Sunday, March 22, 2020

Office of the Mass: 4th Sunday in Lent

Rejoice, O Jerusalem: and come together all you that love her: rejoice with joy, you that have been in sorrow: that you may exult, and be filled from the breasts of your consolation. Ps. I rejoiced at the things that were said to me: we shall go into the house of the Lord. Glory be to the Father.

Lord, have mercy.
Lord, have mercy.
Lord, have mercy.
Christ, have mercy.
Christ, have mercy.
Christ, have mercy.
Lord, have mercy.
Lord, have mercy.
Lord, have mercy.

(Gloria Omitted in Lent)

V. O Lord hear my prayer.
R. And let my cry come unto Thee.

Grant, we beseech Thee, almighty God, that we, who for our evil deeds justly deserve to be punished, by the comfort of Thy grace may mercifully be relieved. Through our Lord. 
A Lesson from the Epistle of Blessed Paul the Apostle to the Galatians.
Brethren: It is written that Abraham had two sons: the one by a bondwoman and the other by a free woman. But he who was of the bondwoman was born according to the flesh: but he of the free woman was by promise: which things are said by an allegory. For these are the two testaments. The one from Mount Sinai, engendering unto bondage: which is Agar: for Sinai is a mountain in Arabia, which hath affinity to that Jerusalem which now is, and is in bondage with her children. But that Jerusalem which is above is free, which is our mother. For it is written: Rejoice, thou barren that bearest not: break forth and cry, thou that travailest not: for many are the children of the desolate, more than of her that hath a husband. Now we, brethren, as Isaac was, are the children of promise. But as then he that was born according to the flesh persecuted him that was after the spirit: so also it is now. But what saith the scripture? Cast out the bondwoman and her son: for the son of the bondwoman shall not be heir with the son of the free woman. So then, brethren, we are not the children of the bondwoman, but of the free: by the freedom wherewith Christ has made us free.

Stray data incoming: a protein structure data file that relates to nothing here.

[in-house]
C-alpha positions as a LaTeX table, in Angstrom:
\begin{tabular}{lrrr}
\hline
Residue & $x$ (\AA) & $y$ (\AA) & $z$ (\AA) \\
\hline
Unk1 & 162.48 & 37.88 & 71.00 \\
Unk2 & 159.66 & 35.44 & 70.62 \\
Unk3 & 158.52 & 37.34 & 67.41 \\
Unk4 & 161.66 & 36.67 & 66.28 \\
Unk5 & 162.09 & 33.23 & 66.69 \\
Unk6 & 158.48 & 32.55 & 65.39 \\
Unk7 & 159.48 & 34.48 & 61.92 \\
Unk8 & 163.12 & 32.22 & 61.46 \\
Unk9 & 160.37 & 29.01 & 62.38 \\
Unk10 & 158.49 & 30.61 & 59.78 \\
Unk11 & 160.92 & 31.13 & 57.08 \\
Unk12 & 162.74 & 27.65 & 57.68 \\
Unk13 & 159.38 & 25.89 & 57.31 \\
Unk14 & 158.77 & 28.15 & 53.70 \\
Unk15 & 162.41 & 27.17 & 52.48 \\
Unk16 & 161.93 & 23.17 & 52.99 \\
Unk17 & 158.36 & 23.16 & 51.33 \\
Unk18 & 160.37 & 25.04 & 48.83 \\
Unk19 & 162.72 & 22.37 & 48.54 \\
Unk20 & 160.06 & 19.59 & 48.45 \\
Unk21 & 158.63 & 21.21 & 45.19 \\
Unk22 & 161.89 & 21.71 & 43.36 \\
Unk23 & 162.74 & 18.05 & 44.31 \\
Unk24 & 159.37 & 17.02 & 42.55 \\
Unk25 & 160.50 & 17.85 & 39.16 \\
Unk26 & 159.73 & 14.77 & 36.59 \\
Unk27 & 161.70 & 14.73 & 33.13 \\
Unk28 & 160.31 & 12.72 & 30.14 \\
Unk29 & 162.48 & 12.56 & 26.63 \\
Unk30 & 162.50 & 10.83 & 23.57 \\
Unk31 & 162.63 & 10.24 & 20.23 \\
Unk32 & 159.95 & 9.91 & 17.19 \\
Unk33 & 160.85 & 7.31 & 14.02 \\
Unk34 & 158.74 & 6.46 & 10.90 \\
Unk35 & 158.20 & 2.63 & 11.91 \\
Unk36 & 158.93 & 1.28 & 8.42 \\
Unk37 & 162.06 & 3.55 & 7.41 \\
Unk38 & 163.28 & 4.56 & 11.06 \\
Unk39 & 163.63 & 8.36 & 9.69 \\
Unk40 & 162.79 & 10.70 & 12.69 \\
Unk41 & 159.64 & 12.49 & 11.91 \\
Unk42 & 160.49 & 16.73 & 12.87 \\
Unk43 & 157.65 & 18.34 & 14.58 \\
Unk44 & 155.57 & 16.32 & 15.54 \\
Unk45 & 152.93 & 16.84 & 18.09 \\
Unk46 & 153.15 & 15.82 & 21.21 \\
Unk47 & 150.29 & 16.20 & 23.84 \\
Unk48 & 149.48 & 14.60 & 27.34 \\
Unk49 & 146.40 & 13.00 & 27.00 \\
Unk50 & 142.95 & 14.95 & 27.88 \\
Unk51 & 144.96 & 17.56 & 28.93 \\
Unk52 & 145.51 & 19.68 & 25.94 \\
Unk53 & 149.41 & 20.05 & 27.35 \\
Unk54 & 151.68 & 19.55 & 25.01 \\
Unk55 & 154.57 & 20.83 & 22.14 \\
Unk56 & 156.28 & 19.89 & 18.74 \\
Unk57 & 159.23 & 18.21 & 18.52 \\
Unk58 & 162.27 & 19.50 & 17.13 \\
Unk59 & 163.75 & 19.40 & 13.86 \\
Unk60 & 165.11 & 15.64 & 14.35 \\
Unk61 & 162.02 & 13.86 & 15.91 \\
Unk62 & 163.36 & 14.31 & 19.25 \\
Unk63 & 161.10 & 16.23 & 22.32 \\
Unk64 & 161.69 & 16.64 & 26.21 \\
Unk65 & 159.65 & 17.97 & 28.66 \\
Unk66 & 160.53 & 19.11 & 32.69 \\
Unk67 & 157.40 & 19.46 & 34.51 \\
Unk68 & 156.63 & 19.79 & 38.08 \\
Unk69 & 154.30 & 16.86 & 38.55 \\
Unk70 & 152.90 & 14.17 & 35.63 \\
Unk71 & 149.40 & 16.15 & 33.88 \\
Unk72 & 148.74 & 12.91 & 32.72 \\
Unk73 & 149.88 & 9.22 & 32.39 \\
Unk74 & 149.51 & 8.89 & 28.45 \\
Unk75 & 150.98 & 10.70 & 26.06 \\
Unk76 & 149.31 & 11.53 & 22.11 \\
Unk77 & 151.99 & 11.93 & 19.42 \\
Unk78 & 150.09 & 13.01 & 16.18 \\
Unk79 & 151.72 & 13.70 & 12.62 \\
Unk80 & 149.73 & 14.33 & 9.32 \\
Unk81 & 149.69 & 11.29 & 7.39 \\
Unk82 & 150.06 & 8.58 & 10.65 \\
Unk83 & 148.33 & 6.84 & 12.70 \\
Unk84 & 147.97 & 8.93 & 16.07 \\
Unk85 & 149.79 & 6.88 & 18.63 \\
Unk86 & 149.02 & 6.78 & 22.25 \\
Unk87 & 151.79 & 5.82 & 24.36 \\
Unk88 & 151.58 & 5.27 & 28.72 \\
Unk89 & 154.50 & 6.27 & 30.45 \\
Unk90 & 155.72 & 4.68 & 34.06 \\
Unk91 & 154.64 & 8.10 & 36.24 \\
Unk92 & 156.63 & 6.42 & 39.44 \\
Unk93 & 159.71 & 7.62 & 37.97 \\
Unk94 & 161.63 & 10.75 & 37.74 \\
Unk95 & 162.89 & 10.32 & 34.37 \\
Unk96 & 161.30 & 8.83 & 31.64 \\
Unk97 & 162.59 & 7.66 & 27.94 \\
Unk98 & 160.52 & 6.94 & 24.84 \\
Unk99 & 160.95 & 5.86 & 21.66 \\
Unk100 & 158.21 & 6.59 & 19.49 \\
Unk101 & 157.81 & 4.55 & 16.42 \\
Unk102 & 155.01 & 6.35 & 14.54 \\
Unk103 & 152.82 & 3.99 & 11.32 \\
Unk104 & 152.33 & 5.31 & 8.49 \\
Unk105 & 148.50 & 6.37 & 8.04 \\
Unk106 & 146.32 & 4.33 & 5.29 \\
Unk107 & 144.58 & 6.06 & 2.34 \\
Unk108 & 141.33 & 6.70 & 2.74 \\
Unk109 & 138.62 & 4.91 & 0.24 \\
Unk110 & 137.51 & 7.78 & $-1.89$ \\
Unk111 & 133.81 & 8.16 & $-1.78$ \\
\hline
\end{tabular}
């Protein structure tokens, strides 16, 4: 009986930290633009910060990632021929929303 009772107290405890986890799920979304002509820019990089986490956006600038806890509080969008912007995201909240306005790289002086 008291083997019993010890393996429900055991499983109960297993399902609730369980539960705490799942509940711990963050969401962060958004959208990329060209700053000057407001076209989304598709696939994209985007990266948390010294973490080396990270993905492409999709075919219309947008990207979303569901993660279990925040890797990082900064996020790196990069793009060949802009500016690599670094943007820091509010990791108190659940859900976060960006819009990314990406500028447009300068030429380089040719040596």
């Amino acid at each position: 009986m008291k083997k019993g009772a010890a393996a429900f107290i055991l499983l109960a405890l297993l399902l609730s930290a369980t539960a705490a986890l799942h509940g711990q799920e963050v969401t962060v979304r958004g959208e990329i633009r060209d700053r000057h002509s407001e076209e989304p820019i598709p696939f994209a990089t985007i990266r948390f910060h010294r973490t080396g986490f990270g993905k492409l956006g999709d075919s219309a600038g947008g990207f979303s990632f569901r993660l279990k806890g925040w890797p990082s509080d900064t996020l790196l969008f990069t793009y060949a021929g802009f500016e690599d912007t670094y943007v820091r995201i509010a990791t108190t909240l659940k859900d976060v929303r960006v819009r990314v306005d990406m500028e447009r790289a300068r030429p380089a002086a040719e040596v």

I rejoiced at the things that were said to me: we shall go into the house of the Lord. V. Let peace be in Thy strength: and abundance in Thy towers.
They that trust in the Lord shall be as Mount Sion: he shall not be moved for ever that dwelleth in Jerusalem. V. Mountains are round about it: so the Lord is round about His people, from henceforth now and for ever.

V. O Lord hear my prayer.
R. And let my cry come unto Thee.

A Continuation of the Holy Gospel according to St. John
R. Glory to Thee, O Lord.